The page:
Mobile phone incentives for childhood immunizations in rural India

Post Date: 
2018-03-19
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Countries: 
Publication: 
Pediatrics
Summary: 


OBJECTIVES: Young children in resource-poor settings remain inadequately immunized. We evaluated the role of compliance-linked incentives versus mobile phone messaging to improve childhood immunizations.



METHODS: Children aged ≤24 months from a rural community in India were randomly assigned to either a control group or 1 of 2 study groups. A cloud-based, biometric-linked software platform was used for positive identification, record keeping for all groups, and delivery of automated mobile phone reminders with or without compliance-linked incentives (Indian rupee Rs30 or US dollar $0.50 of phone talk time) for the study groups. Immunization coverage was analyzed by using multivariable Poisson regression.



RESULTS: Between July 11, 2016, and July 20, 2017, 608 children were randomly assigned to the study groups. Five hundred and forty-nine (90.3%) children fulfilled eligibility criteria, with a median age of 5 months; 51.4% were girls, 83.6% of their mothers had no schooling, and they were in the study for a median duration of 292 days. Median immunization coverage at enrollment was 33% in all groups and increased to 41.7% (interquartile range [IQR]: 23.1%–69.2%), 40.1% (IQR: 30.8%–69.2%), and 50.0% (IQR: 30.8%–76.9%) by the end of the study in the control group, the group with mobile phone reminders, and the compliance-linked incentives group, respectively. The administration of compliance-linked incentives was independently associated with improvement in immunization coverage and a modest increase in timeliness of immunizations.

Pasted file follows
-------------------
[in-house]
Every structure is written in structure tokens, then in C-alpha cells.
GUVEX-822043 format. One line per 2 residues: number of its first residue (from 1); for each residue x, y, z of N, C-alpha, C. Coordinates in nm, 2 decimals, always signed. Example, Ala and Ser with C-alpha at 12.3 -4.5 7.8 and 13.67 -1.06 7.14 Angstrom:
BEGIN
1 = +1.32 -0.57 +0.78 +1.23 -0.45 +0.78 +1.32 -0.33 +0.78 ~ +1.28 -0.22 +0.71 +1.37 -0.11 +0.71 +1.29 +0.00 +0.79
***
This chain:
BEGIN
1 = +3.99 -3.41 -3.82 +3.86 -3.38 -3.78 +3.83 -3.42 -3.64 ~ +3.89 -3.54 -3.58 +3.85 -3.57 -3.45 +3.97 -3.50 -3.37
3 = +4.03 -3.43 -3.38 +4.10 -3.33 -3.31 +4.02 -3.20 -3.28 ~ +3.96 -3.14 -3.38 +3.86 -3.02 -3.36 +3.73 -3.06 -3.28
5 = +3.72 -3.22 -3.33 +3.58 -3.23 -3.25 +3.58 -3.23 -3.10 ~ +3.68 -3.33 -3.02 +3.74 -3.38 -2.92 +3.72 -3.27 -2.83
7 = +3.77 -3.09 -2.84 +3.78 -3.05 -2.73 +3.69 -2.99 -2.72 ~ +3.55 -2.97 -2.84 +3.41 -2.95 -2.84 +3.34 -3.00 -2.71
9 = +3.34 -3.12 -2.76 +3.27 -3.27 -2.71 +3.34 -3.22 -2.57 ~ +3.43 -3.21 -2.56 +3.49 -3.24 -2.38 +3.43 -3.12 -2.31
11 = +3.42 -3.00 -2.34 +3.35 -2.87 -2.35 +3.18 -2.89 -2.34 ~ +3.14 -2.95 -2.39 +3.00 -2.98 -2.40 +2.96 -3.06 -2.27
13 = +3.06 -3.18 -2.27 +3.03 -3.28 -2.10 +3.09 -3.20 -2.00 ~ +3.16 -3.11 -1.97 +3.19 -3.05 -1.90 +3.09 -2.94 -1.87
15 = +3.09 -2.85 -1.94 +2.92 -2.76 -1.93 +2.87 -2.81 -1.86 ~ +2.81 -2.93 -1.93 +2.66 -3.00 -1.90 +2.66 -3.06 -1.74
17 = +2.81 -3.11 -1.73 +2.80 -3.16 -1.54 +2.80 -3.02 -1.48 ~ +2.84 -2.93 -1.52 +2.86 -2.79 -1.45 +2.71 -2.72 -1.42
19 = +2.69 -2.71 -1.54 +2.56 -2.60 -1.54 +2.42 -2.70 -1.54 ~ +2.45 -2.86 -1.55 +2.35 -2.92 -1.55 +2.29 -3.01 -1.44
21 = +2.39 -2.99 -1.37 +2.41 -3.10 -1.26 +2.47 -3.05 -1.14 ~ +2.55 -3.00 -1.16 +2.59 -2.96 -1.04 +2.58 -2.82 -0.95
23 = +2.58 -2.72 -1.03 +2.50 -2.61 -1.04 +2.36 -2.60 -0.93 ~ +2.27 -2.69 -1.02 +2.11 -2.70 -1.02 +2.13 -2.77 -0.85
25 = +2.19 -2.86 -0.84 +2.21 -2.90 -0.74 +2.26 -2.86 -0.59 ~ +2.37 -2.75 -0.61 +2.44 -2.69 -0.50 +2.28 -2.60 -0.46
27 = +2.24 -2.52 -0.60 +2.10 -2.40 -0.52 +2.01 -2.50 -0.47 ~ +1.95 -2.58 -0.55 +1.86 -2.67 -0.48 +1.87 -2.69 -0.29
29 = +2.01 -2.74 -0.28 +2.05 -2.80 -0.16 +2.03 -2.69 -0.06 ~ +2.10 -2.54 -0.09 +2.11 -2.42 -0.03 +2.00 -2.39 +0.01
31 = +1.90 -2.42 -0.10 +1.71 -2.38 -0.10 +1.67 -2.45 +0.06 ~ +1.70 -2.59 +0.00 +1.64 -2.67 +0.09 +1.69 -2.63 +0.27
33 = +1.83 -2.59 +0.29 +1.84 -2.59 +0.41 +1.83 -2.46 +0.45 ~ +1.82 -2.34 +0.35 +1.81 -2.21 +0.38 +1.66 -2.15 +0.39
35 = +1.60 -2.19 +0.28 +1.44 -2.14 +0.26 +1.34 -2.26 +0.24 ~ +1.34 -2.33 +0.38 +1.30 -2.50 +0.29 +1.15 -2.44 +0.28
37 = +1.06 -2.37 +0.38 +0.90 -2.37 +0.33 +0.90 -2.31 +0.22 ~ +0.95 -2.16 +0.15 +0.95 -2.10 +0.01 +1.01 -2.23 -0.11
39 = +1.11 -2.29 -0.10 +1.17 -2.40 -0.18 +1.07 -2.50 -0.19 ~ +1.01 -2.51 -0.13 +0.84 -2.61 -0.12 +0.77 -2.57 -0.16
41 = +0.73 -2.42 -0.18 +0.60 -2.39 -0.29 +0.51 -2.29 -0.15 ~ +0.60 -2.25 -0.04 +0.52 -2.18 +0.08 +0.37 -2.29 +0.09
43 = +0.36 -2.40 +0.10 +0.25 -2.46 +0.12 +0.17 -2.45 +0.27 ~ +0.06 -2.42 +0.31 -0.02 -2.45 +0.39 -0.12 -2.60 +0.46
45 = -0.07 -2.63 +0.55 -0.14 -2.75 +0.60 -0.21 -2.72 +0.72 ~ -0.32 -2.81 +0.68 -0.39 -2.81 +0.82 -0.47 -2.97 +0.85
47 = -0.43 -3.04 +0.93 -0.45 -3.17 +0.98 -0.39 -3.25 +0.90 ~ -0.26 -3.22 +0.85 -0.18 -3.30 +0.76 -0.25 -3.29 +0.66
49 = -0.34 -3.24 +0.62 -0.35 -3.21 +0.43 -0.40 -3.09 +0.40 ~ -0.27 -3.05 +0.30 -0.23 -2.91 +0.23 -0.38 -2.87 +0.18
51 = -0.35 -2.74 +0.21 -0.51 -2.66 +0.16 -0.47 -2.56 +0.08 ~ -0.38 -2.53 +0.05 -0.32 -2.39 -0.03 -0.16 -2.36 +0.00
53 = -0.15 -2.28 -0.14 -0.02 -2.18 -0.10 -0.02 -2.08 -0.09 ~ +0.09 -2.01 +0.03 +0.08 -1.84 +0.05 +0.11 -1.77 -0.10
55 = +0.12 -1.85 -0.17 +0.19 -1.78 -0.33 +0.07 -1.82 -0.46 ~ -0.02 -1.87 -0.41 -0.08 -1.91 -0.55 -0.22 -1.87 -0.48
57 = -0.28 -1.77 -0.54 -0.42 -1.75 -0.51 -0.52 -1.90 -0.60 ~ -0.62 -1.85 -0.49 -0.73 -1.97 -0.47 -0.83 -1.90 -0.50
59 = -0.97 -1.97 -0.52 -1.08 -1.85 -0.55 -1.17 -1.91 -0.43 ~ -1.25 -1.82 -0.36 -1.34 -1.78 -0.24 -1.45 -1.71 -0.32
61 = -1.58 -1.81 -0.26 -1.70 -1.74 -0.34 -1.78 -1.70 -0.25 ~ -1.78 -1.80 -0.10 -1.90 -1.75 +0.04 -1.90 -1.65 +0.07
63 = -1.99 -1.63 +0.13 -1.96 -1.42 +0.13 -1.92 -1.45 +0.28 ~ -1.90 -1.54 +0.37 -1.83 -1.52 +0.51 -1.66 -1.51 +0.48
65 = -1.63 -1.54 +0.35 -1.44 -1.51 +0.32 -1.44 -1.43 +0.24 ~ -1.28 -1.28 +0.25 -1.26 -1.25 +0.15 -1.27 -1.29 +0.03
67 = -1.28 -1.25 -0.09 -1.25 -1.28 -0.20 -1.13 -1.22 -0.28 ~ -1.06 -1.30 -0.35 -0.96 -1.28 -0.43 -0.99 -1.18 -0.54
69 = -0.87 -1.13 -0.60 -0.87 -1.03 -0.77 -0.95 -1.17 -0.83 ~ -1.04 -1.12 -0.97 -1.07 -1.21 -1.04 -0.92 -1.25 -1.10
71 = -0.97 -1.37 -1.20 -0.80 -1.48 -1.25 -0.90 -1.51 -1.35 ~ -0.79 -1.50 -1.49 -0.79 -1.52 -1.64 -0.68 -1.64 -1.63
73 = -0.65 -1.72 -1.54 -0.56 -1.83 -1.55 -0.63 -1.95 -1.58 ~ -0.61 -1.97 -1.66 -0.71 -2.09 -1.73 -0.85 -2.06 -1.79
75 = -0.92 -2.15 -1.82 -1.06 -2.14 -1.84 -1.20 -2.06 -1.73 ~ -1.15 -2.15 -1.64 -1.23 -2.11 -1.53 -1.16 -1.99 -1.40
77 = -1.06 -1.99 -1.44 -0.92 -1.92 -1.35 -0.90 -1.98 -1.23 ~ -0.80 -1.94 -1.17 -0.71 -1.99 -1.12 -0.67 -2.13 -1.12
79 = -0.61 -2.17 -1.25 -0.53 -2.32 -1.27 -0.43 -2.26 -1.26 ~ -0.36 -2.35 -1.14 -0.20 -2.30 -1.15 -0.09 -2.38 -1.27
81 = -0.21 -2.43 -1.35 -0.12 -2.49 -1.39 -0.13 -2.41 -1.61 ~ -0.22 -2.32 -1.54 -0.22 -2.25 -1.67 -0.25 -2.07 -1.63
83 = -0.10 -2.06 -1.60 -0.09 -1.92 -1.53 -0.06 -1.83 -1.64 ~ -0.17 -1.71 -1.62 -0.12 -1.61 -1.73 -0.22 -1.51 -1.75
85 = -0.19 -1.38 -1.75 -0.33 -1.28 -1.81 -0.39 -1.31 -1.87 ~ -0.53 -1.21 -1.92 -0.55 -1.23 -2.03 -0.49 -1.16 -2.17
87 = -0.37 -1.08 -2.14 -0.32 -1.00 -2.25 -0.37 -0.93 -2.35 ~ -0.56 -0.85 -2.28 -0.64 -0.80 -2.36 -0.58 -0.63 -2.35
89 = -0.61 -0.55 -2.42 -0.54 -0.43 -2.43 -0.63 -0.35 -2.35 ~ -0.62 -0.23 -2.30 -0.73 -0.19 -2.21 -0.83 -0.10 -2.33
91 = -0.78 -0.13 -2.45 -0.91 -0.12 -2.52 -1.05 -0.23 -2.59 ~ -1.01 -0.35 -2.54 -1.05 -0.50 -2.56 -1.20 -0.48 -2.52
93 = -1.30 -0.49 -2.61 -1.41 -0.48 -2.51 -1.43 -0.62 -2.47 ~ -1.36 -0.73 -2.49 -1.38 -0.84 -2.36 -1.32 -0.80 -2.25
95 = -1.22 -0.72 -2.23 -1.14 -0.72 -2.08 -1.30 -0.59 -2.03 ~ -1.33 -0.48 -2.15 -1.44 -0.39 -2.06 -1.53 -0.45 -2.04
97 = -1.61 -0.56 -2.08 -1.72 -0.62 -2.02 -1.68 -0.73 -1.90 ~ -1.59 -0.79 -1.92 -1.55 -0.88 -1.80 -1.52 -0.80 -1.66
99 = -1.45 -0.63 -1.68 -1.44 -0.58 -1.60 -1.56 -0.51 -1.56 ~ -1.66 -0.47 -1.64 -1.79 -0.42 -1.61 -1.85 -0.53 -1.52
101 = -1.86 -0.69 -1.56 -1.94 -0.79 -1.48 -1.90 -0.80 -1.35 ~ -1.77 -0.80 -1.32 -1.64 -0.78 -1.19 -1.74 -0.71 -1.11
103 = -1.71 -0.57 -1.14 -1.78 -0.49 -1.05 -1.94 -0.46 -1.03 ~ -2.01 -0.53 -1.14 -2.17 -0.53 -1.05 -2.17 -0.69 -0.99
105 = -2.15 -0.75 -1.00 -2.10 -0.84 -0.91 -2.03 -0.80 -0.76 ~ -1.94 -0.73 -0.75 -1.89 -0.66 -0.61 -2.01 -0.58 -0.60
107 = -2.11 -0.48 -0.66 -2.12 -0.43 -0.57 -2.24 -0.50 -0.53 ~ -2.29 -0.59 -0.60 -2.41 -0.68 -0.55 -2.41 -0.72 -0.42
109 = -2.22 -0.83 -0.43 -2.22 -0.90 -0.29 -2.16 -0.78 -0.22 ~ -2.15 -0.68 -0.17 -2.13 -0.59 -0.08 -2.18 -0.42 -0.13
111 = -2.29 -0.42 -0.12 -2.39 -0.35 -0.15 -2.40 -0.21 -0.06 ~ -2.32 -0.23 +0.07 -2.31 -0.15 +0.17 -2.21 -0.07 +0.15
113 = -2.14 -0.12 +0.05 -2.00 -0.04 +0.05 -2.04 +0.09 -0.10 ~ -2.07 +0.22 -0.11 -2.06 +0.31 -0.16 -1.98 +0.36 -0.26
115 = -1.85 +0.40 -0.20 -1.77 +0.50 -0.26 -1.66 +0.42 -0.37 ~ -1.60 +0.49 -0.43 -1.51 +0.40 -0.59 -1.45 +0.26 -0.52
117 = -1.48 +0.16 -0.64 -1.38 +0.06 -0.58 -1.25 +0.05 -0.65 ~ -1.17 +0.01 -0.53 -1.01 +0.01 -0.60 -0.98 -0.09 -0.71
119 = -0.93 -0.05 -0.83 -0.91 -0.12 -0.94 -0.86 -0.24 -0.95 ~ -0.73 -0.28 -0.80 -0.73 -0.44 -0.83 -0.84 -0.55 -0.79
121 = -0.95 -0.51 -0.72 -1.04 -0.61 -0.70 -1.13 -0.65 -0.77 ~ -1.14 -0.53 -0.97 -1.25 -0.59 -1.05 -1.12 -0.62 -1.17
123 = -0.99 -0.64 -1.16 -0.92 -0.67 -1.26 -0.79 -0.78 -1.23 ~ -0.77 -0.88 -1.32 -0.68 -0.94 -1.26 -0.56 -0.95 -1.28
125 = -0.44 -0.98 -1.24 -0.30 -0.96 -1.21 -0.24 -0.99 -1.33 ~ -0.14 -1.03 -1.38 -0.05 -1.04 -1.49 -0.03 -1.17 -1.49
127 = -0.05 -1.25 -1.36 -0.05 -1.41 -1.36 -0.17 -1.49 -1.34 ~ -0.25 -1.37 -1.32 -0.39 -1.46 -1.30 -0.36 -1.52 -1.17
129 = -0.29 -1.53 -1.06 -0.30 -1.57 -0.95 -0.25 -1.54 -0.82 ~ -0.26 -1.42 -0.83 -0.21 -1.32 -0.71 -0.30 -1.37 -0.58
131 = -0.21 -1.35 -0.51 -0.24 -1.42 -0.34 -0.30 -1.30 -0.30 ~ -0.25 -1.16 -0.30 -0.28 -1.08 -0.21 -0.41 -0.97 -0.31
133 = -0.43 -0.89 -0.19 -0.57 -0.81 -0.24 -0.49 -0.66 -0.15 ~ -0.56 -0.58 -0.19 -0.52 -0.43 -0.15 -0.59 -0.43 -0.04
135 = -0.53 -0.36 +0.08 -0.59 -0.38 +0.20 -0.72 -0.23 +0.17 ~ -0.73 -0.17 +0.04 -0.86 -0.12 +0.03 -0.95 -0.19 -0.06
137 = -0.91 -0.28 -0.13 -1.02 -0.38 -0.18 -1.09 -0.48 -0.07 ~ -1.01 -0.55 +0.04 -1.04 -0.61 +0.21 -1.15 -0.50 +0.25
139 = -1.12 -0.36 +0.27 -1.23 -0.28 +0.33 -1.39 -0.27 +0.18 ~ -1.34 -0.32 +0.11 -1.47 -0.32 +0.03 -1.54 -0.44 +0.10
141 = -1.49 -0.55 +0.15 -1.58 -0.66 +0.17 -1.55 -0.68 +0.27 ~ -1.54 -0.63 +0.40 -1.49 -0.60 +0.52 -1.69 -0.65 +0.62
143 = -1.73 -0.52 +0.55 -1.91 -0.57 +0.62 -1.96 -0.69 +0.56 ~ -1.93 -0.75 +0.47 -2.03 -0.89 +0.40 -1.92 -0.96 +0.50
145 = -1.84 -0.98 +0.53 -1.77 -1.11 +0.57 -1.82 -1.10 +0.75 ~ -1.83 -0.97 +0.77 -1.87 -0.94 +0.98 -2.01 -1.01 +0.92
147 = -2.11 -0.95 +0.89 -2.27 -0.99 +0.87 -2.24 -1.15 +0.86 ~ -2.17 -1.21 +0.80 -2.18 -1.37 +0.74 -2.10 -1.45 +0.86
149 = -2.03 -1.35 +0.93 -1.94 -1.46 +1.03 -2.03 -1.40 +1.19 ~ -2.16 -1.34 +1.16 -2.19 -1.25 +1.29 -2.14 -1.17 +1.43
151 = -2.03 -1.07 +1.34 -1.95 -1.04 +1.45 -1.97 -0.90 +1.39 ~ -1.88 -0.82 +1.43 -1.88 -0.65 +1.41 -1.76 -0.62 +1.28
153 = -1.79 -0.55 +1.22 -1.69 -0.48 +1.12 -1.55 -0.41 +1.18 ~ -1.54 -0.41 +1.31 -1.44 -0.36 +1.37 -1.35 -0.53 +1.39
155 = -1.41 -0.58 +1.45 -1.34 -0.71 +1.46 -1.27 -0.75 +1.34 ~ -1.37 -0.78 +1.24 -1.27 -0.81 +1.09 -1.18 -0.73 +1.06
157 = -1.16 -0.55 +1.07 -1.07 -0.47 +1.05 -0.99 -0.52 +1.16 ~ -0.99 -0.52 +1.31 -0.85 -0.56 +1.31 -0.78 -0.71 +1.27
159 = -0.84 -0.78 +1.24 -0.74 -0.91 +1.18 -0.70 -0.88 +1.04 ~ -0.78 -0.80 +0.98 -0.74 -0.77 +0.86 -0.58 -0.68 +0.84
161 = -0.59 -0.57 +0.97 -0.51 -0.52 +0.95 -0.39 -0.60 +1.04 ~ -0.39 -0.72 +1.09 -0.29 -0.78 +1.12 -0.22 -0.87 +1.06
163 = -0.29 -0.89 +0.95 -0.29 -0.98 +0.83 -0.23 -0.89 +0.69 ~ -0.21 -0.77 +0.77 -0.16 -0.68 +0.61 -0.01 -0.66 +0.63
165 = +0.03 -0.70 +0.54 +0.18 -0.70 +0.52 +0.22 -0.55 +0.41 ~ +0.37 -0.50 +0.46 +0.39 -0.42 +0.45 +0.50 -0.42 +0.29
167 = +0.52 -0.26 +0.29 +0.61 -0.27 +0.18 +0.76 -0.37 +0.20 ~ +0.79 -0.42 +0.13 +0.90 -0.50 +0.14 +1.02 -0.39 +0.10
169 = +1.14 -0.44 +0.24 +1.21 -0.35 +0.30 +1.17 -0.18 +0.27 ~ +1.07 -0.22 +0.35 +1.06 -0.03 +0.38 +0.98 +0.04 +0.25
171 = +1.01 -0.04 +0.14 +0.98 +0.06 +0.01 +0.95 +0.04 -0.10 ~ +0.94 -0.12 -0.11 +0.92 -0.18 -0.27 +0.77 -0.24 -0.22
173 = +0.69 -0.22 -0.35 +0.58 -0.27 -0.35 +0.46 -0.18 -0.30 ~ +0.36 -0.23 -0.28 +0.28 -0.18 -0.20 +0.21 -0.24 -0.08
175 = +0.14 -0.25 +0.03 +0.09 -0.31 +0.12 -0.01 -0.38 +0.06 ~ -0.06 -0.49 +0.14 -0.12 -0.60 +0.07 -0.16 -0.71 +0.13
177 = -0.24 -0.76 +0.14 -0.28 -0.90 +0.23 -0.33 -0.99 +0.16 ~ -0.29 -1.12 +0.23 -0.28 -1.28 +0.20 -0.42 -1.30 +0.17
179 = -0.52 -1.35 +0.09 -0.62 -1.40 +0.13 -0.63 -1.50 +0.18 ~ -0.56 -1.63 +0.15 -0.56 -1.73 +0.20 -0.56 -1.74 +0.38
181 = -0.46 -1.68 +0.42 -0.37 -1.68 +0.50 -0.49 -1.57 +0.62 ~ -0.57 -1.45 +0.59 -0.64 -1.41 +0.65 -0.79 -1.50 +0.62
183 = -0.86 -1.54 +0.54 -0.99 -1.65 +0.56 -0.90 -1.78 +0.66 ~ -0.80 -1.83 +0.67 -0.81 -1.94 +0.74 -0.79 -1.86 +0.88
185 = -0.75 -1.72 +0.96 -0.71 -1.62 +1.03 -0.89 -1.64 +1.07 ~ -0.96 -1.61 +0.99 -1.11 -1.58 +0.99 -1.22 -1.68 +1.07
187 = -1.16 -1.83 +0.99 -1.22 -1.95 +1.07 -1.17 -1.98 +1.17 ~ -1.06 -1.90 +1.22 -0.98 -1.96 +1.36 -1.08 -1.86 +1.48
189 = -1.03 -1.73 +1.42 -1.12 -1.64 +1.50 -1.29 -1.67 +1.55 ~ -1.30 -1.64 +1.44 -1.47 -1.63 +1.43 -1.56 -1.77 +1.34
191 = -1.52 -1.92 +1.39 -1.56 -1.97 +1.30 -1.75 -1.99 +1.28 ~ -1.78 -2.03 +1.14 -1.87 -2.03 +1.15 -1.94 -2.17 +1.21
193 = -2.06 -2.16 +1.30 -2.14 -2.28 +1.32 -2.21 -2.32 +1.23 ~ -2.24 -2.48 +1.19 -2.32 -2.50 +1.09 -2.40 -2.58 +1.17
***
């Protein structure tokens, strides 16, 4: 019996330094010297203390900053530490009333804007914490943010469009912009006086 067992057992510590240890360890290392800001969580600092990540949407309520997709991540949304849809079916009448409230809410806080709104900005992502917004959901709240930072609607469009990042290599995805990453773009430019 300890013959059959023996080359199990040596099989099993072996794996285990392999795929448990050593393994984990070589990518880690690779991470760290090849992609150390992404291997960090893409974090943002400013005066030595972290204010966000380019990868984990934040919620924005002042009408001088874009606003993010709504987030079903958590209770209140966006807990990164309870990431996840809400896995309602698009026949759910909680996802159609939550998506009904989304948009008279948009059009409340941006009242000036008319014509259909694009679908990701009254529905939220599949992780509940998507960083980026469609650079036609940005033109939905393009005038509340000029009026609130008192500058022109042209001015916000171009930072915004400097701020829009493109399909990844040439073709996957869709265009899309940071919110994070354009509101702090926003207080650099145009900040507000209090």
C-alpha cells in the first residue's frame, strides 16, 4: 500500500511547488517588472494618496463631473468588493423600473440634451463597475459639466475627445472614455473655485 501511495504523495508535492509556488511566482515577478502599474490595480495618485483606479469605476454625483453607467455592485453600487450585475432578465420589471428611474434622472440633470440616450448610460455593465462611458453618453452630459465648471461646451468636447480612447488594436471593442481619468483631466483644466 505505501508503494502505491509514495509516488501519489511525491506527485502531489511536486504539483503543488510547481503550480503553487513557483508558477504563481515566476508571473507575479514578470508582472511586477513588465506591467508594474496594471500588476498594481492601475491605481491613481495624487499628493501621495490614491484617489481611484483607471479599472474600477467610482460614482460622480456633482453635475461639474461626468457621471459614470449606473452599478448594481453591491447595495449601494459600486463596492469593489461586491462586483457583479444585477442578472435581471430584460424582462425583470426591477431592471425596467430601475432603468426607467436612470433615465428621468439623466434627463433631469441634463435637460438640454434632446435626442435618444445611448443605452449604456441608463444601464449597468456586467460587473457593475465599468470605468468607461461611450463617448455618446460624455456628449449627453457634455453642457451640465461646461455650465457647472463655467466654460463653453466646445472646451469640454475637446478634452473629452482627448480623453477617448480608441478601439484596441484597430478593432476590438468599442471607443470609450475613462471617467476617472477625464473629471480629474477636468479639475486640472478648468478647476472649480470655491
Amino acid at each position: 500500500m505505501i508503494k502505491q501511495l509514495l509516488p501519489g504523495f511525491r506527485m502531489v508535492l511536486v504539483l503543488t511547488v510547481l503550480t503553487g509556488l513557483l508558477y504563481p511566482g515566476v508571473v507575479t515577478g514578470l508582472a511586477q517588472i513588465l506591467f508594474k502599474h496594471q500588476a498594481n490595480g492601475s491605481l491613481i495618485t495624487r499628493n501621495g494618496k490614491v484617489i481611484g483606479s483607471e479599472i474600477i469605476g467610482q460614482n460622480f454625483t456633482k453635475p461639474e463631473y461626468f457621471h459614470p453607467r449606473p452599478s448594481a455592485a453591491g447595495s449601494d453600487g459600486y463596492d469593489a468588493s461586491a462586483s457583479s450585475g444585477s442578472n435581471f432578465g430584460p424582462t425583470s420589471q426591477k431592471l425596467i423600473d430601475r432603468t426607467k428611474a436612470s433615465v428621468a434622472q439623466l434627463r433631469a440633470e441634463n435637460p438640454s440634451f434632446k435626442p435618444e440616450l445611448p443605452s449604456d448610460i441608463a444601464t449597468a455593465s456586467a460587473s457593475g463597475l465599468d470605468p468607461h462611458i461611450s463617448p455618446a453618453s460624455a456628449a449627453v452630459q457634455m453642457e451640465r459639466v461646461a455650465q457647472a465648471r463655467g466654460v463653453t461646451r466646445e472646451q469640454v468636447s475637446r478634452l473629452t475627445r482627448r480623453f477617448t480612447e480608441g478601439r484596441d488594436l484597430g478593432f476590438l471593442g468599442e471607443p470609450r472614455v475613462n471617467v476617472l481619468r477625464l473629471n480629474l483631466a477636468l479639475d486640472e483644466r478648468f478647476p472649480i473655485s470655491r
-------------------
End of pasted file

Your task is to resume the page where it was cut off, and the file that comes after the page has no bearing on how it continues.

CONCLUSIONS: Compliance-linked incentives are an important intervention for improving the coverage and timeliness of immunizations in young children in resource-poor settings.



 

Citation: 
Seth R, Akinboyo I, Chhabra A, Qaiyum Y, Shet A, Gupte N, Jain AK, Jain SK. Mobile phone incentives for childhood immunizations in rural India. Pediatrics. 2018 Mar;141(4).
Collaborators: 


  • Bal Umang Drishya Sanstha, New Delhi, India

  • Department of Pediatrics and Department of Medicine, Johns Hopkins University School of Medicine, Baltimore, MD, USA

  • Department of International Health, Johns Hopkins Bloomberg School of Public Health, Baltimore, MD, USA

  • Department of Pediatrics, Cardinal Glennon Children's Medical Center, Saint Louis University School of Medicine, St Louis, MO, USA